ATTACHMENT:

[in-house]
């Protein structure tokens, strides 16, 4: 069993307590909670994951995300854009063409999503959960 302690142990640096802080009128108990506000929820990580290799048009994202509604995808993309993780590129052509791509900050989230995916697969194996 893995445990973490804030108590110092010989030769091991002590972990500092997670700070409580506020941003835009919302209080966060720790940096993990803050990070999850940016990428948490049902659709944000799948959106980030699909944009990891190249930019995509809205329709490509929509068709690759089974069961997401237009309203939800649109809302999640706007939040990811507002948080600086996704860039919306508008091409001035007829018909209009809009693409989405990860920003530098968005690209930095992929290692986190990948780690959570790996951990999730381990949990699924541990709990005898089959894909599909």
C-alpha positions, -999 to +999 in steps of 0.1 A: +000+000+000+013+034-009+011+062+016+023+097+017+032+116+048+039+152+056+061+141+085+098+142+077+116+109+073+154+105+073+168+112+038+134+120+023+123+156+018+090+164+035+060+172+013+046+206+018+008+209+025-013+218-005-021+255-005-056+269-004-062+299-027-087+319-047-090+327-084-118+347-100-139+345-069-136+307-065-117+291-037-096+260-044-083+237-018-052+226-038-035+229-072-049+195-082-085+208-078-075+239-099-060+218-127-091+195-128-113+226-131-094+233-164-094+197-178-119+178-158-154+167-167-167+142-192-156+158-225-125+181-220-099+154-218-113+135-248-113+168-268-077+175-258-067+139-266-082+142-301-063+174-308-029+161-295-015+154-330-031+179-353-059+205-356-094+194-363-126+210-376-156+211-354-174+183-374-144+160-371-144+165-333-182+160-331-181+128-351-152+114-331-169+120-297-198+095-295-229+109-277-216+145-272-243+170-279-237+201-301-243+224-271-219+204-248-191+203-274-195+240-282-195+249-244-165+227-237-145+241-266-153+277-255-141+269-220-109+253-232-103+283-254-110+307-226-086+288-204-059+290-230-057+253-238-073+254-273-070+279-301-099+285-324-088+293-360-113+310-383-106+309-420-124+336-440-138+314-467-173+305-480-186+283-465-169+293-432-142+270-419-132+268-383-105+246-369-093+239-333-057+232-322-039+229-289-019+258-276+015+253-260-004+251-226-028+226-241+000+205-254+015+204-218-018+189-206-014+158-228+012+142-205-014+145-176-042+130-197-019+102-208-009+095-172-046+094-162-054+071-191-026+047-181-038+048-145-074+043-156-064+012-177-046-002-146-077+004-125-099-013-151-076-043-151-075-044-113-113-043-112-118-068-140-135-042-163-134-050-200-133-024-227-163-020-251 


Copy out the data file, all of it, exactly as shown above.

[in-house]
């Protein structure tokens, strides 16, 4: 069993307590909670994951995300854009063409999503959960 302690142990640096802080009128108990506000929820990580290799048009994202509604995808993309993780590129052509791509900050989230995916697969194996 893995445990973490804030108590110092010989030769091991002590972990500092997670700070409580506020941003835009919302209080966060720790940096993990803050990070999850940016990428948490049902659709944000799948959106980030699909944009990891190249930019995509809205329709490509929509068709690759089974069961997401237009309203939800649109809302999640706007939040990811507002948080600086996704860039919306508008091409001035007829018909209009809009693409989405990860920003530098968005690209930095992929290692986190990948780690959570790996951990999730381990949990699924541990709990005898089959894909599909």
C-alpha positions, -999 to +999 in steps of 0.1 A: +000+000+000+013+034-009+011+062+016+023+097+017+032+116+048+039+152+056+061+141+085+098+142+077+116+109+073+154+105+073+168+112+038+134+120+023+123+156+018+090+164+035+060+172+013+046+206+018+008+209+025-013+218-005-021+255-005-056+269-004-062+299-027-087+319-047-090+327-084-118+347-100-139+345-069-136+307-065-117+291-037-096+260-044-083+237-018-052+226-038-035+229-072-049+195-082-085+208-078-075+239-099-060+218-127-091+195-128-113+226-131-094+233-164-094+197-178-119+178-158-154+167-167-167+142-192-156+158-225-125+181-220-099+154-218-113+135-248-113+168-268-077+175-258-067+139-266-082+142-301-063+174-308-029+161-295-015+154-330-031+179-353-059+205-356-094+194-363-126+210-376-156+211-354-174+183-374-144+160-371-144+165-333-182+160-331-181+128-351-152+114-331-169+120-297-198+095-295-229+109-277-216+145-272-243+170-279-237+201-301-243+224-271-219+204-248-191+203-274-195+240-282-195+249-244-165+227-237-145+241-266-153+277-255-141+269-220-109+253-232-103+283-254-110+307-226-086+288-204-059+290-230-057+253-238-073+254-273-070+279-301-099+285-324-088+293-360-113+310-383-106+309-420-124+336-440-138+314-467-173+305-480-186+283-465-169+293-432-142+270-419-132+268-383-105+246-369-093+239-333-057+232-322-039+229-289-019+258-276+015+253-260-004+251-226-028+226-241+000+205-254+015+204-218-018+189-206-014+158-228+012+142-205-014+145-176-042+130-197-019+102-208-009+095-172-046+094-162-054+071-191-026+047-181-038+048-145-074+043-156-064+012-177-046-002-146-077+004-125-099-013-151-076-043-151-075-044-113-113-043-112-118-068-140-135-042-163-134-050-200-133-024-227-163-020-251 